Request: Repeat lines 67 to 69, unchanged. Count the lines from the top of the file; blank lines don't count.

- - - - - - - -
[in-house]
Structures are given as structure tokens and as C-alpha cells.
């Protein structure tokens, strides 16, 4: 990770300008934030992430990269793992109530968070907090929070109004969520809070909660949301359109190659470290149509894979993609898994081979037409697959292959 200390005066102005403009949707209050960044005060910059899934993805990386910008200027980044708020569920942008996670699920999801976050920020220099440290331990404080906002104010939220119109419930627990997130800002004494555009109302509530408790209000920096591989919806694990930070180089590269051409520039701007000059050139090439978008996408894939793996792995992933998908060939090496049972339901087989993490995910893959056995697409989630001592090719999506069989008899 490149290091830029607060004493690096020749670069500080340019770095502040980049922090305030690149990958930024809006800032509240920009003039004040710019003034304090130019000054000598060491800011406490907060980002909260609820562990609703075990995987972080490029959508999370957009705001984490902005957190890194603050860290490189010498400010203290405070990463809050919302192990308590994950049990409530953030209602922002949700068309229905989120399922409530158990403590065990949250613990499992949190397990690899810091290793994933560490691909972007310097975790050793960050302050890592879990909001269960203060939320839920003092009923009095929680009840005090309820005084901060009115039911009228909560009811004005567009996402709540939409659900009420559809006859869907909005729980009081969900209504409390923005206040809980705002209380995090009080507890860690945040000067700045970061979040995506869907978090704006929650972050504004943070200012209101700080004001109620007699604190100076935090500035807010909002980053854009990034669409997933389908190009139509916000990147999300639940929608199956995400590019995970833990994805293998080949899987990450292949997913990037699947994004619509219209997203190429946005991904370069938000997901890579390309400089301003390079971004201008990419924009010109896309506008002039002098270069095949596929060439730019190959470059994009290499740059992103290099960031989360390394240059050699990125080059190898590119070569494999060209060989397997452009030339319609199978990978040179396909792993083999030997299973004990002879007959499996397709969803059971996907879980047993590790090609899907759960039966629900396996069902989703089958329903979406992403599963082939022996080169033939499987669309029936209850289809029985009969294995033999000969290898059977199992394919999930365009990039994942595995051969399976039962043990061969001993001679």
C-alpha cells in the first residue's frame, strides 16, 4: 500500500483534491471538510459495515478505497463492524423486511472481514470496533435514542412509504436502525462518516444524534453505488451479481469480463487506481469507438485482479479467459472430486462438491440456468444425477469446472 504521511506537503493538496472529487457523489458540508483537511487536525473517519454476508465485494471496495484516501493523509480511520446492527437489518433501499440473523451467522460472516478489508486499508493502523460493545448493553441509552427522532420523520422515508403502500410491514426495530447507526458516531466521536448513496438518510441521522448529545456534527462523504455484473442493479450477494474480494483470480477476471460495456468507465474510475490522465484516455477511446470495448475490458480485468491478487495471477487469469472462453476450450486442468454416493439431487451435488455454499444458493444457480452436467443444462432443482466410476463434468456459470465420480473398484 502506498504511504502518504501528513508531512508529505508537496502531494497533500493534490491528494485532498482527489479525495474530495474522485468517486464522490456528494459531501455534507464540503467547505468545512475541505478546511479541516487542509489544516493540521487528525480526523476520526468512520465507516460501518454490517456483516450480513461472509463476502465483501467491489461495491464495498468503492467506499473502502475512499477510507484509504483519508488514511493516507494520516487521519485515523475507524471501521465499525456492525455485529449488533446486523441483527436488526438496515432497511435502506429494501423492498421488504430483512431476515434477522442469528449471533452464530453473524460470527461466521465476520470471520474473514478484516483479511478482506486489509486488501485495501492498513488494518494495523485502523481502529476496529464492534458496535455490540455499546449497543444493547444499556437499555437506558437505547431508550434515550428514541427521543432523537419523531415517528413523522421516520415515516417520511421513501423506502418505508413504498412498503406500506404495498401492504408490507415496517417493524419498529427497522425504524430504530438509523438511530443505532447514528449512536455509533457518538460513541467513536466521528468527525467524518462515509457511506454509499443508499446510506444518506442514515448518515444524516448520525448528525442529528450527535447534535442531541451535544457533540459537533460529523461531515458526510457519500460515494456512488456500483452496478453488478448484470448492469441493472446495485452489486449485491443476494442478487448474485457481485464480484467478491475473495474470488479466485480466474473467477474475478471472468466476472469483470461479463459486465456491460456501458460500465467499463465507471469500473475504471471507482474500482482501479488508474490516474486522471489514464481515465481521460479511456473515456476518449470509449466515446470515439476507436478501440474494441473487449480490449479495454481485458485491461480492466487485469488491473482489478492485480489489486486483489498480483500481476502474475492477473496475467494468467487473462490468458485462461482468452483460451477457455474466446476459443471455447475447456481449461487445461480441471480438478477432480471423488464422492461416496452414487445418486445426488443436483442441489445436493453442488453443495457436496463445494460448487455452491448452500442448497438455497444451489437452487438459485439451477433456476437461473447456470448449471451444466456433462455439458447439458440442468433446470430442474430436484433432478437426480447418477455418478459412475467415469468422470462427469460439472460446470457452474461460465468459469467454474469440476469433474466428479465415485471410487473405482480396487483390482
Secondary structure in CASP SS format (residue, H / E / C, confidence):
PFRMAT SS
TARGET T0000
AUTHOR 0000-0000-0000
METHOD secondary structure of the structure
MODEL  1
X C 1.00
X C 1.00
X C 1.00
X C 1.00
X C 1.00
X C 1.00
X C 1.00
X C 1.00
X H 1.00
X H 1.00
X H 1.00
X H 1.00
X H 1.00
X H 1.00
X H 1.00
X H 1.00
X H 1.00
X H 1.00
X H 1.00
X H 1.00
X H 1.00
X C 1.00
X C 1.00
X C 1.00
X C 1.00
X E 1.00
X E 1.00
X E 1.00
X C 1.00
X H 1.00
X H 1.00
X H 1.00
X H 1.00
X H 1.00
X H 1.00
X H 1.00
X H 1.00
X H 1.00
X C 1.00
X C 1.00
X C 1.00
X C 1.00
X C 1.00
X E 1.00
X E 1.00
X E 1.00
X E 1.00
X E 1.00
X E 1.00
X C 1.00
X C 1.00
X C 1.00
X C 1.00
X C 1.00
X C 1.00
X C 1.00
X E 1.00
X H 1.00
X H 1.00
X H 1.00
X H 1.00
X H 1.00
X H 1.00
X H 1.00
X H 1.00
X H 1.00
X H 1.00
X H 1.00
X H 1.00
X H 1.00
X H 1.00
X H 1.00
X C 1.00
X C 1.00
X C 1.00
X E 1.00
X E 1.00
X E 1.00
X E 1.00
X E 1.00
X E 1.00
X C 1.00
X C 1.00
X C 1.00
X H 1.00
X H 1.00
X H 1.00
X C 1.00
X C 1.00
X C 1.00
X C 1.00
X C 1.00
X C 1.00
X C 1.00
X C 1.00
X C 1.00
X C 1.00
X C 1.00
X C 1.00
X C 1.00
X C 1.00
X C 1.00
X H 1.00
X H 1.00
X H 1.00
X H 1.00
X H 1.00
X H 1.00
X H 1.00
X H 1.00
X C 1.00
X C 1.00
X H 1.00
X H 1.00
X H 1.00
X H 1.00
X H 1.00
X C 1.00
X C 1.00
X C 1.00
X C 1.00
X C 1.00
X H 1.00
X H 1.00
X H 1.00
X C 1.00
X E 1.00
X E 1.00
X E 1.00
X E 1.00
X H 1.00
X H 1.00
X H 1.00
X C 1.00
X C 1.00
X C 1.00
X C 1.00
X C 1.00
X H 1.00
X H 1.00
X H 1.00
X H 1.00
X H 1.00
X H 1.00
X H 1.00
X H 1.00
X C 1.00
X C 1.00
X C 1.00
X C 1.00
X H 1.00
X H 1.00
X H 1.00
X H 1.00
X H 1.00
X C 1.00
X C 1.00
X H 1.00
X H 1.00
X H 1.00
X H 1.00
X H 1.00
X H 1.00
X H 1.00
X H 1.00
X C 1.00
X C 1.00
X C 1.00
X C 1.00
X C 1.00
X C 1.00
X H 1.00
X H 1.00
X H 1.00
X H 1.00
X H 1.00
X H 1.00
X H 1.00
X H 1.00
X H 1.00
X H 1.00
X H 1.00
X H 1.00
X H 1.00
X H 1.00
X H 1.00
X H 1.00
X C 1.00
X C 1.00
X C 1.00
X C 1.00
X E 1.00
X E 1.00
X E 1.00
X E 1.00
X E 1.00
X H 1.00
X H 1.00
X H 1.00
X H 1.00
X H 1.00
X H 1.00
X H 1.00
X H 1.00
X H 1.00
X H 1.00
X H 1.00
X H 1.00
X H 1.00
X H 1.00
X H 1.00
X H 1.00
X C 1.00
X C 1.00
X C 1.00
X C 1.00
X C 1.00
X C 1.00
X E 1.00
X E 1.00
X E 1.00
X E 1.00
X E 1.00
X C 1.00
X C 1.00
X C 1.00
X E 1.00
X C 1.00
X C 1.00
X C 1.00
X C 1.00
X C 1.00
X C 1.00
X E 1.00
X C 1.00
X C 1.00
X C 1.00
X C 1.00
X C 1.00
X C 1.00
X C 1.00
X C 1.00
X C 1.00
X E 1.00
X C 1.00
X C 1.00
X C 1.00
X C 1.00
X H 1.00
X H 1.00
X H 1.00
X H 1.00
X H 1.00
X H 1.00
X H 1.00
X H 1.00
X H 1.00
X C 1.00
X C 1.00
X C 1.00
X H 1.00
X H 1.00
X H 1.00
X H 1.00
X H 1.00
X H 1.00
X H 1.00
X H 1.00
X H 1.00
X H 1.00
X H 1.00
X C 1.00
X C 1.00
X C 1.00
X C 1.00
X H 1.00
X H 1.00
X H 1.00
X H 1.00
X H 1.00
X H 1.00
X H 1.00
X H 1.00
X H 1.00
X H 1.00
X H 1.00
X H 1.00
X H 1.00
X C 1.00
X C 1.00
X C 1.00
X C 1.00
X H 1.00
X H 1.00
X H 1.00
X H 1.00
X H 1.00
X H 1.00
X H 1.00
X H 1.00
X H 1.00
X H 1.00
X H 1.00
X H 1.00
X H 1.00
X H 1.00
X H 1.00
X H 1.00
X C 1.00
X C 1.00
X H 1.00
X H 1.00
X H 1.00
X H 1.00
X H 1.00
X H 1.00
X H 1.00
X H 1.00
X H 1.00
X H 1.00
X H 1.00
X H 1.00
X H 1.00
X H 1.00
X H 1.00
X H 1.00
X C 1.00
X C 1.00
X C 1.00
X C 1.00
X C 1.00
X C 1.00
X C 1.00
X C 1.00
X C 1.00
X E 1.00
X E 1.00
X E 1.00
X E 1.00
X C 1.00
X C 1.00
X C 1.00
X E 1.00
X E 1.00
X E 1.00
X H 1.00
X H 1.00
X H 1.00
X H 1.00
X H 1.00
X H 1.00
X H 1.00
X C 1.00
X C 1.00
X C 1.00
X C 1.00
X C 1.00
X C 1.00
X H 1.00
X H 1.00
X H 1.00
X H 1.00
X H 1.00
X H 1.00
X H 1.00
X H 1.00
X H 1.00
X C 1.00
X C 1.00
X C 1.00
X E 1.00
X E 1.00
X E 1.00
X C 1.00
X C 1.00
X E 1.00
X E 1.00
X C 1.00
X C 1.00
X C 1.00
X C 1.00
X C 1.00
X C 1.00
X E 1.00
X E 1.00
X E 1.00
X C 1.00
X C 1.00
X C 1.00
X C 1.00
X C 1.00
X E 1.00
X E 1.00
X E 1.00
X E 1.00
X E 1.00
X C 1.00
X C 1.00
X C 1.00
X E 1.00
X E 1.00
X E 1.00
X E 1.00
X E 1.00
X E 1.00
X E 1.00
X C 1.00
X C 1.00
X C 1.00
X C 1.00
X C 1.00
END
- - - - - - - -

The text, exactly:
X E 1.00
X H 1.00
X H 1.00